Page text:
|Quoting WAH64D (Reply 262):|
It can't be done indoors. The cold soak test requires that the aircraft is left to sit in real world conditions for a prolonged period with a temperature of -30 degrees C or less. It must then be able to start engines normally, taxi and takeoff without any cold induced anomalies. There is only one place in the world that this can be done without constructing a purpose made strip and that is the arctic circle.
I posted this a few minutes ago, but just when I thought a.net was working the post disappeared.
Your -30 might have come from something like this WAH:
"MSN004, the second A380 to fly aircraft, spent five days in conditions of up to minus 30 degrees Celsius to prove full functionality of the systems under extreme weather conditions. Such trials included powering up the aircraft, the engines and hydraulic systems after a full 12-hour period at such low temperatures. The batteries were taken away overnight and kept in a warm area. The next morning, batteries were reinstalled onboard the aircraft for the tests. On the way back from Iqaluit, the A380 also carried out polar navigation tests."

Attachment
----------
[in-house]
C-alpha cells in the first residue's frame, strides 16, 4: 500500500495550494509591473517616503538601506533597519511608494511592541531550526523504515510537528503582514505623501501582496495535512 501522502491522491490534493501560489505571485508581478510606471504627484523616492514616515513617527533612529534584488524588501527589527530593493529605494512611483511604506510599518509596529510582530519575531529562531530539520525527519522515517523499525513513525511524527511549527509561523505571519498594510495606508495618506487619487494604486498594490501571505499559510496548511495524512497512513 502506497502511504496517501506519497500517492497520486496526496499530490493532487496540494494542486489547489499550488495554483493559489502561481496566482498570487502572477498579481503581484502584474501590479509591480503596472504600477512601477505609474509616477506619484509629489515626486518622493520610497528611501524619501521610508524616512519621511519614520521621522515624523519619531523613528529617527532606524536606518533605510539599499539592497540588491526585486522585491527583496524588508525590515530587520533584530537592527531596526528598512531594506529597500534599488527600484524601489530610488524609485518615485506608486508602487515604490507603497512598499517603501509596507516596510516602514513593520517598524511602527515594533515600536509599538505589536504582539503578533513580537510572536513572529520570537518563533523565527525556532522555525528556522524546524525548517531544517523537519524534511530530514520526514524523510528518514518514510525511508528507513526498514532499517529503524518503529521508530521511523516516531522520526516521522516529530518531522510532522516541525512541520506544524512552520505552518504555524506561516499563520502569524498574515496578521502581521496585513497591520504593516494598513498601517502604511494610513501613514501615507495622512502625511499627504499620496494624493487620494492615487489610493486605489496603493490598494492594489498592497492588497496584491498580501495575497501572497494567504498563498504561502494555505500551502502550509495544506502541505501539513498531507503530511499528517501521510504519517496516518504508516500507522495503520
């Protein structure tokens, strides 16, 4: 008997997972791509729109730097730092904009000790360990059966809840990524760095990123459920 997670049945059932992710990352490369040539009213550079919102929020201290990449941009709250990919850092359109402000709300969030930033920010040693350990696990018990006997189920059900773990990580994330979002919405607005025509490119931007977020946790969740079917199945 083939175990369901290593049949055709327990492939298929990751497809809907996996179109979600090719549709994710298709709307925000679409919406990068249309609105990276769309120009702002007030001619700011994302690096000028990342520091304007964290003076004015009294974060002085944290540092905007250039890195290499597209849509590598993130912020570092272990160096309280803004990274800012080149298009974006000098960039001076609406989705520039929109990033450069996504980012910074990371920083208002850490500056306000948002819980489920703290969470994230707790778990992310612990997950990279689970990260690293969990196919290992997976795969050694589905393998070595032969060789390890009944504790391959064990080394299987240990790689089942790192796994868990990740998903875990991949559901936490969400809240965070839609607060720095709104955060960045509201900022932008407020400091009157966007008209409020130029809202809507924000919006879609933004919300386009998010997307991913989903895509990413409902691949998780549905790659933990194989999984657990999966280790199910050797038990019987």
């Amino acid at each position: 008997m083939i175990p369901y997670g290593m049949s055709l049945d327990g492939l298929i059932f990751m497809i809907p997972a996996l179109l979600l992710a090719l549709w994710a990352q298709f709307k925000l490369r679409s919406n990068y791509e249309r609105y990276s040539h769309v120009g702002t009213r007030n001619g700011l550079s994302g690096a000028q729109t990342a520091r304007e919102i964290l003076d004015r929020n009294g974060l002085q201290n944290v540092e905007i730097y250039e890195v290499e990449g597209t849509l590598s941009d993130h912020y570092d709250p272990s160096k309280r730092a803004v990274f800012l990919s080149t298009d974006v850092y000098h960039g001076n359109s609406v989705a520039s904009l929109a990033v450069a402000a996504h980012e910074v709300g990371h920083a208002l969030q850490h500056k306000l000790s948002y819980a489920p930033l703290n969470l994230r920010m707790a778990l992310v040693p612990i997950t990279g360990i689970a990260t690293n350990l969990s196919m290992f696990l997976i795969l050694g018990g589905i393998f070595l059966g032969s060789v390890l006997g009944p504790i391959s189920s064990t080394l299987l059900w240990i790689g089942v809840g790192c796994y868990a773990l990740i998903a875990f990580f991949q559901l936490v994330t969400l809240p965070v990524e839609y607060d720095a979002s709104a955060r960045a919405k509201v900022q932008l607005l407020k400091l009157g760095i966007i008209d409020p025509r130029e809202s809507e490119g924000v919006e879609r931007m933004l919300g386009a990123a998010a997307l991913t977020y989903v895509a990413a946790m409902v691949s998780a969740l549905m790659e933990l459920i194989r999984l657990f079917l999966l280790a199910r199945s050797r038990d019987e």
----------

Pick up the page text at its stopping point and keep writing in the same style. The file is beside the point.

I suppose "up to" actually means down to, so maybe -25 would have been the required temp, but they got down to -30. Their PR
folk should read a book on clarity of expression!
Even for areas well inside the Arctic circle, reliable and continuous temps of minus 25 or lower are not found before January - so it appears.
And yes, the S Hemi does have winter in June-July, but those sorts of temps - apart from the high Andes or the top of Mt Cook only occur reliably in the Antarctic itself. And having decided to cut loose from Antarctica in the late Cretaceous, S Amer, S Africa, Aus and NZ
had drifted sufficiently far N by the early Eocene (the zone of Nothofagidites asperus if you want to be picky) to allow the circum-Antarctic current to circulate and this moderates the winds coming off the polar ice-cap (thank heavens!!). It is just how the S Hemisphere works!!
Specifically the 787 will be quite a bit different to earlier planes in relation to electrical systems having replaced much of the hydraulics. The batteries are taken out and kept warm, but the rest of the electrical system has to be able to withstand the cold soak. Presumably these systems will be very new and might well require more testing than systems developed more from ones in current use.